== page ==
European Warfare / Edition 1

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Overview

In this account of European warfare since 1815, important treatments of major conflicts—especially World Wars I and II—are combined with insightful analyses of military developments and of their wider political and social contexts. European imperial warfare also receives due attention.European Warfare 1815-2000 recognizes war as a topic of major importance in understanding the development of the modern world, particularly Europe.

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Editorial Reviews

From the Publisher

"With this book, Professor Black continues his penchant for cutting-edge scholarship...[will] stimulate discussion and research."--Dr. Stephen A. Bourque, Air and Space Power Journal

Booknews
In this account of European warfare since 1815, treatment of major conflicts, especially the First and Second World Wars, is combined with analysis of military developments and of their wider political and social contexts. European imperial warfare is also covered. The book can be used as a supplementary text for an undergraduate history course. Black is professor of history at the University of Exeter. Annotation c. Book News, Inc., Portland, OR (booknews.com)
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Product Details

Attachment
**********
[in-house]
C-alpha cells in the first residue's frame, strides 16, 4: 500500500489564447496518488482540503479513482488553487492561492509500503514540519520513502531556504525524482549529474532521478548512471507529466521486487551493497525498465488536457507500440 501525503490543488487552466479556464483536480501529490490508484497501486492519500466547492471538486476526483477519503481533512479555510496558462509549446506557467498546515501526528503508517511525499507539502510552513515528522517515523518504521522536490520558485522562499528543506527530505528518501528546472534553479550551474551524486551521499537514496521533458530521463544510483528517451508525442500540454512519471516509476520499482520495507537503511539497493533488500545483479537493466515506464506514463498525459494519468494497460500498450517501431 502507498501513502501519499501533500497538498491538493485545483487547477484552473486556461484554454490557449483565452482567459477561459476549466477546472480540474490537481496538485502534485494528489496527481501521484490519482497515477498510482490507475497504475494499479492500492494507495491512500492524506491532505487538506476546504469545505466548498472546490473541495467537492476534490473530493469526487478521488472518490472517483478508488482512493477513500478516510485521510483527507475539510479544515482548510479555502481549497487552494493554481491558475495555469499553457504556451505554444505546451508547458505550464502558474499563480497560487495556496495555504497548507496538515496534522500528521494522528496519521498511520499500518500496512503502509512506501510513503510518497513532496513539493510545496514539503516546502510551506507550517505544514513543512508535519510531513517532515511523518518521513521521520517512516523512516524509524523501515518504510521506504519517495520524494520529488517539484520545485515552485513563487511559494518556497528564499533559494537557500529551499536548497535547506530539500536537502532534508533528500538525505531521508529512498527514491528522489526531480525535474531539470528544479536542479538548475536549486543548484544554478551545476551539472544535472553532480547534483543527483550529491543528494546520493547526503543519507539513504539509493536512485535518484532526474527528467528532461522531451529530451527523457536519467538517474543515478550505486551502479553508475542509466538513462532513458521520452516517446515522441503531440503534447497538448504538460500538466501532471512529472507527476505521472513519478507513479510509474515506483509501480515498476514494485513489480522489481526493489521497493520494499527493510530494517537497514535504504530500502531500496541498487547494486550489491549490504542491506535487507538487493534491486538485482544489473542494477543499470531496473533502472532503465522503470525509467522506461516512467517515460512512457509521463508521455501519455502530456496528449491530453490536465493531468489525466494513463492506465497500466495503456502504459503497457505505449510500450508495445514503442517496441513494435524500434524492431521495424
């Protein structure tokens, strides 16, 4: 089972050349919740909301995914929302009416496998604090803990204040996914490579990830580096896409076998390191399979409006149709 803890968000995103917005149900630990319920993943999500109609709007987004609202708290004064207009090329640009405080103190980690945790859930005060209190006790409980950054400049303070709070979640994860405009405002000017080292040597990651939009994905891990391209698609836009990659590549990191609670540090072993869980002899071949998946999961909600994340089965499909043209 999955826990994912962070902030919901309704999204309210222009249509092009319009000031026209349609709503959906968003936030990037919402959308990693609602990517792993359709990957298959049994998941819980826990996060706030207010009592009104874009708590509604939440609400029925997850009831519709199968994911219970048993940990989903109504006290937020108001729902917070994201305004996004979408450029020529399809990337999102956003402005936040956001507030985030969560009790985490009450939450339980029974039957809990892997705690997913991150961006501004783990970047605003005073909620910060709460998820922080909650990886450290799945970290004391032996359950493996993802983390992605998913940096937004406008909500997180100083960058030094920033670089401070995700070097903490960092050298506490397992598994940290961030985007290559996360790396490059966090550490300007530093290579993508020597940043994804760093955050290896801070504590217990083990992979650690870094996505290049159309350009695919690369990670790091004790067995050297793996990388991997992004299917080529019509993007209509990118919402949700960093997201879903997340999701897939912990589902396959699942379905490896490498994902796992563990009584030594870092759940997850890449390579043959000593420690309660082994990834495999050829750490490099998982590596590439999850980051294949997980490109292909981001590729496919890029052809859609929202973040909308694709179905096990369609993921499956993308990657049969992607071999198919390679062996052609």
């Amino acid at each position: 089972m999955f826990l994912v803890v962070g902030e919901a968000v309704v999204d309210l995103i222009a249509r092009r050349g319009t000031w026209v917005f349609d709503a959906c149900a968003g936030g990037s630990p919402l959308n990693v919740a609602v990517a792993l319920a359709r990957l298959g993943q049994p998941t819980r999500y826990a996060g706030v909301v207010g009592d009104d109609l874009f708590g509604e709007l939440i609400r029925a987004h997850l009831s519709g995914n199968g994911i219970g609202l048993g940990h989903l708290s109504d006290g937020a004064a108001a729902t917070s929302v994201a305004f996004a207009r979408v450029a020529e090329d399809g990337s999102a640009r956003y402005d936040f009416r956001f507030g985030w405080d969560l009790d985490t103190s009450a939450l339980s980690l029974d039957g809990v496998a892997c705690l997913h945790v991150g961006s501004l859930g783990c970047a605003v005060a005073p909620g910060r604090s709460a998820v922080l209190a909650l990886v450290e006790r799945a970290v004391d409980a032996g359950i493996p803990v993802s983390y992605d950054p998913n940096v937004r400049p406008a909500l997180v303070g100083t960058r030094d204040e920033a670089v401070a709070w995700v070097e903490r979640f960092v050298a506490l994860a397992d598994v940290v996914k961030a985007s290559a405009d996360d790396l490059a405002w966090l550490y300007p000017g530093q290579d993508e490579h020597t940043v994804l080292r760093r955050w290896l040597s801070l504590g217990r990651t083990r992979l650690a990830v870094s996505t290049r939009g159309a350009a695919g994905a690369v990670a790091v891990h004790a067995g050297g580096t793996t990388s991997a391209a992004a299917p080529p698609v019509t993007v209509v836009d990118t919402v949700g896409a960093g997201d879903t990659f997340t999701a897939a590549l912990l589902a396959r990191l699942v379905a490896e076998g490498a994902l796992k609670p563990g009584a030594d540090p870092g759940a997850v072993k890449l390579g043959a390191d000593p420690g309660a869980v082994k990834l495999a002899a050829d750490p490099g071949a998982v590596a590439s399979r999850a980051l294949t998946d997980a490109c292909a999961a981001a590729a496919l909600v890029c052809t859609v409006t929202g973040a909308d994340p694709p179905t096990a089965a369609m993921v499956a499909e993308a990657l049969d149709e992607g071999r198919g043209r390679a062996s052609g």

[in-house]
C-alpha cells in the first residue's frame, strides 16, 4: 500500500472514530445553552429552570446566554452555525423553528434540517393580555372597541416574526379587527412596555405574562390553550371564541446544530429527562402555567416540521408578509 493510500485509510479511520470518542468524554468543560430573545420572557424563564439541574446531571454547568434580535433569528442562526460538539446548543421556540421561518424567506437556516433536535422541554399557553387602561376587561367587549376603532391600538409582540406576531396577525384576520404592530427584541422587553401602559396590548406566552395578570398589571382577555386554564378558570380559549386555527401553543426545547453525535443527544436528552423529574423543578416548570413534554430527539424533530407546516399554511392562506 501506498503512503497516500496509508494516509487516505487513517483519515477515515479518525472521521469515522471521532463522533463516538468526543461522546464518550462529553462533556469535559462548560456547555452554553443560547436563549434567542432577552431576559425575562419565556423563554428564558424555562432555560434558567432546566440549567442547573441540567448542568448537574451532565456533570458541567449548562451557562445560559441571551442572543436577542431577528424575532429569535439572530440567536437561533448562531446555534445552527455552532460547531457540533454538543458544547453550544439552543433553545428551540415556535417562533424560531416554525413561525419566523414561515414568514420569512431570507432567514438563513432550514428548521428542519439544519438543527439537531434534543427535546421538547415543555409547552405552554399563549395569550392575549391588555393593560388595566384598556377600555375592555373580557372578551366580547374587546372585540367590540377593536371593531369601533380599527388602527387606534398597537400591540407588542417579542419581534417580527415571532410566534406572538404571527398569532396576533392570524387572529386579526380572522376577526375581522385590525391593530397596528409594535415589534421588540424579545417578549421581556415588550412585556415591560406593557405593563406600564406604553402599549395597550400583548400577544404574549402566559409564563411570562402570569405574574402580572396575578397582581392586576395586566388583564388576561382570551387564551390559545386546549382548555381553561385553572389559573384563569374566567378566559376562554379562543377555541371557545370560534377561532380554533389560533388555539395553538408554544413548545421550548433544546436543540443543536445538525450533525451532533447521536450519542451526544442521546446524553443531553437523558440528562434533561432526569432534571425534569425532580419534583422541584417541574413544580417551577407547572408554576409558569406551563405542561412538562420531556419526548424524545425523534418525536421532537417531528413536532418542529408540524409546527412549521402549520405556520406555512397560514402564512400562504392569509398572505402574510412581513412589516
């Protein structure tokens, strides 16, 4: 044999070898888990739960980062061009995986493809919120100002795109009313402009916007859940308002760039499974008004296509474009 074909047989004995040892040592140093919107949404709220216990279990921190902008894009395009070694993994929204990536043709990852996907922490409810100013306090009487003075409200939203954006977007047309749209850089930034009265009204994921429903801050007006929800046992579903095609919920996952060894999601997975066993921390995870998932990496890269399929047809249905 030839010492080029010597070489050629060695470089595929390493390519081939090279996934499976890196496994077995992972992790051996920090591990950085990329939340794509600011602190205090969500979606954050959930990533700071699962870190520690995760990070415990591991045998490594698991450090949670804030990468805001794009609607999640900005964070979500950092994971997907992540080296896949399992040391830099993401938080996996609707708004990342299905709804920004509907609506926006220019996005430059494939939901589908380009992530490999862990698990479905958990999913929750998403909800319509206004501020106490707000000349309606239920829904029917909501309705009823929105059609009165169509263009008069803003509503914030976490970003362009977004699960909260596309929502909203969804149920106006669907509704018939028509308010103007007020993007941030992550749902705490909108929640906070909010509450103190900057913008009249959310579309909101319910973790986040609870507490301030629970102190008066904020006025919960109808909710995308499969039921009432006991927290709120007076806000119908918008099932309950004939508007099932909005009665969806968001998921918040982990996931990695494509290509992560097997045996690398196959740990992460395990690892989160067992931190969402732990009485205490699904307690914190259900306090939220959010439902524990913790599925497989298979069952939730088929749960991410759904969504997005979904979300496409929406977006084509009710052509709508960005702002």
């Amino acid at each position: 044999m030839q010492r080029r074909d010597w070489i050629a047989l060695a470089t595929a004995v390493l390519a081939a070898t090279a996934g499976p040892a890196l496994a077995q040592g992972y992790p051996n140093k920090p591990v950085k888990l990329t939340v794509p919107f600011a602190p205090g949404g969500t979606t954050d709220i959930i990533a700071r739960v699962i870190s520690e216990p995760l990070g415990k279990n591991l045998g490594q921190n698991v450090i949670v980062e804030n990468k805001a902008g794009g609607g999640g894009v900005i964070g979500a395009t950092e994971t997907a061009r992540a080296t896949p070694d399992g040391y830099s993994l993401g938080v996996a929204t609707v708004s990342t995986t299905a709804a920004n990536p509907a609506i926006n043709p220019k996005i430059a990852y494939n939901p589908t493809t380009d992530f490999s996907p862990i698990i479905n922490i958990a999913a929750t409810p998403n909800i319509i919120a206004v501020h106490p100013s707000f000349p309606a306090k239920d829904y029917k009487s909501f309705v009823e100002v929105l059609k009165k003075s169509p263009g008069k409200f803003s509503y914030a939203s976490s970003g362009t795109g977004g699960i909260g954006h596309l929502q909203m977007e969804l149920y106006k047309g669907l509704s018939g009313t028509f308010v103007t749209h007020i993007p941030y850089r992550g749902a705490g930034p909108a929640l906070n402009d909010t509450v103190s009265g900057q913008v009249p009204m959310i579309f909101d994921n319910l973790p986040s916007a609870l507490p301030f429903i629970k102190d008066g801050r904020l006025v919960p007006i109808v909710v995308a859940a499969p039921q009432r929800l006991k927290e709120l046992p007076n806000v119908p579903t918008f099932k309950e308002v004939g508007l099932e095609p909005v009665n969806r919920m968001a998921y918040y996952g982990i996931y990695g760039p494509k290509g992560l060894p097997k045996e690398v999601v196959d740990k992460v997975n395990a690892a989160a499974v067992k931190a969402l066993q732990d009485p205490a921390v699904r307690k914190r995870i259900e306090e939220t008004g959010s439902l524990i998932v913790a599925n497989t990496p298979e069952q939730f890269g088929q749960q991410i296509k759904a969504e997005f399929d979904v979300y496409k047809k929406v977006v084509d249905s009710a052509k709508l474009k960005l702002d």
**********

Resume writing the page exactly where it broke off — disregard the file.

• ISBN-13: 9780333786680
  • Publisher: Palgrave Macmillan
  • Publication date: 2/1/2002
  • Series: Problems in Focus Series
  • Edition description: REV
  • Edition number: 1
  • Pages: 255
  • Product dimensions: 5.50 (w) x 8.50 (h) x 0.57 (d)

Meet the Author

Jeremy Black is Professor of History at the University of Exeter.

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Table of Contents

Introduction—J. Black
• Europe's Way of War 1815-1864—D. Showalter
• European Warfare 1864-1914—J. Black
• The First World War—S. Tucker
• The European Civil War—F.J. Romero Salvado
• The Second World War—S.P. Mackenzie
• Colonial Wars—B. Vandervort
• Naval Power and Warfare—L. Sondhaus
• The Transformation of War in Europe 1945-2000—W. Chin

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Sort by: Showing 1 Customer Reviews
  • Anonymous

    Posted October 1, 2003

    Falls flat

    While reviewers and the publisher claim that this book is innovative, ground-breaking, etc., it instead goes a long way toward demostrating why academic military history is ignored and why so-called popular militart history, which editor Jeremy Black poo-poo's, is not only more popular but also more accessible. Black's introduction is a jargon-filled, poorly written constructed beginning to a volume that lacks an overall theme. The sections seem disjointed. Again, for a book that is supposed to be innovative, essays such as Spencer Tucker's on WWI is merely a summary of events and a list of innovations. Absolutely nothing new or fresh at all. Why bother to include it? Showalter's chapter is good, but it is followed by Black's own work that fails to tie anything together.

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